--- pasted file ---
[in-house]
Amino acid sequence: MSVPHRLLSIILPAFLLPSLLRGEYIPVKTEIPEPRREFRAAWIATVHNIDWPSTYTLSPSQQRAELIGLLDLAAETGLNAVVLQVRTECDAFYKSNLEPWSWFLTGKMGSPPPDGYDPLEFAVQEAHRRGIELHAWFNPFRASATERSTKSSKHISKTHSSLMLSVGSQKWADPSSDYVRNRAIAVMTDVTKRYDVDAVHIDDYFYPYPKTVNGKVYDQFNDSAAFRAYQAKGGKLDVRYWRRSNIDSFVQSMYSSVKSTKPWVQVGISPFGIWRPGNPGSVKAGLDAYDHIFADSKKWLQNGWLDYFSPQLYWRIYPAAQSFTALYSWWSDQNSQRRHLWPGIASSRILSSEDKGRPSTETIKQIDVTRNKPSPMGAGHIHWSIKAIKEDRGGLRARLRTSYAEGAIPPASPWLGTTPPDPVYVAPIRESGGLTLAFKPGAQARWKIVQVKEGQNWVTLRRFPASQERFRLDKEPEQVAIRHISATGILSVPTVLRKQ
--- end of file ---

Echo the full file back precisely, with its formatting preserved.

[in-house]
Amino acid sequence: MSVPHRLLSIILPAFLLPSLLRGEYIPVKTEIPEPRREFRAAWIATVHNIDWPSTYTLSPSQQRAELIGLLDLAAETGLNAVVLQVRTECDAFYKSNLEPWSWFLTGKMGSPPPDGYDPLEFAVQEAHRRGIELHAWFNPFRASATERSTKSSKHISKTHSSLMLSVGSQKWADPSSDYVRNRAIAVMTDVTKRYDVDAVHIDDYFYPYPKTVNGKVYDQFNDSAAFRAYQAKGGKLDVRYWRRSNIDSFVQSMYSSVKSTKPWVQVGISPFGIWRPGNPGSVKAGLDAYDHIFADSKKWLQNGWLDYFSPQLYWRIYPAAQSFTALYSWWSDQNSQRRHLWPGIASSRILSSEDKGRPSTETIKQIDVTRNKPSPMGAGHIHWSIKAIKEDRGGLRARLRTSYAEGAIPPASPWLGTTPPDPVYVAPIRESGGLTLAFKPGAQARWKIVQVKEGQNWVTLRRFPASQERFRLDKEPEQVAIRHISATGILSVPTVLRKQ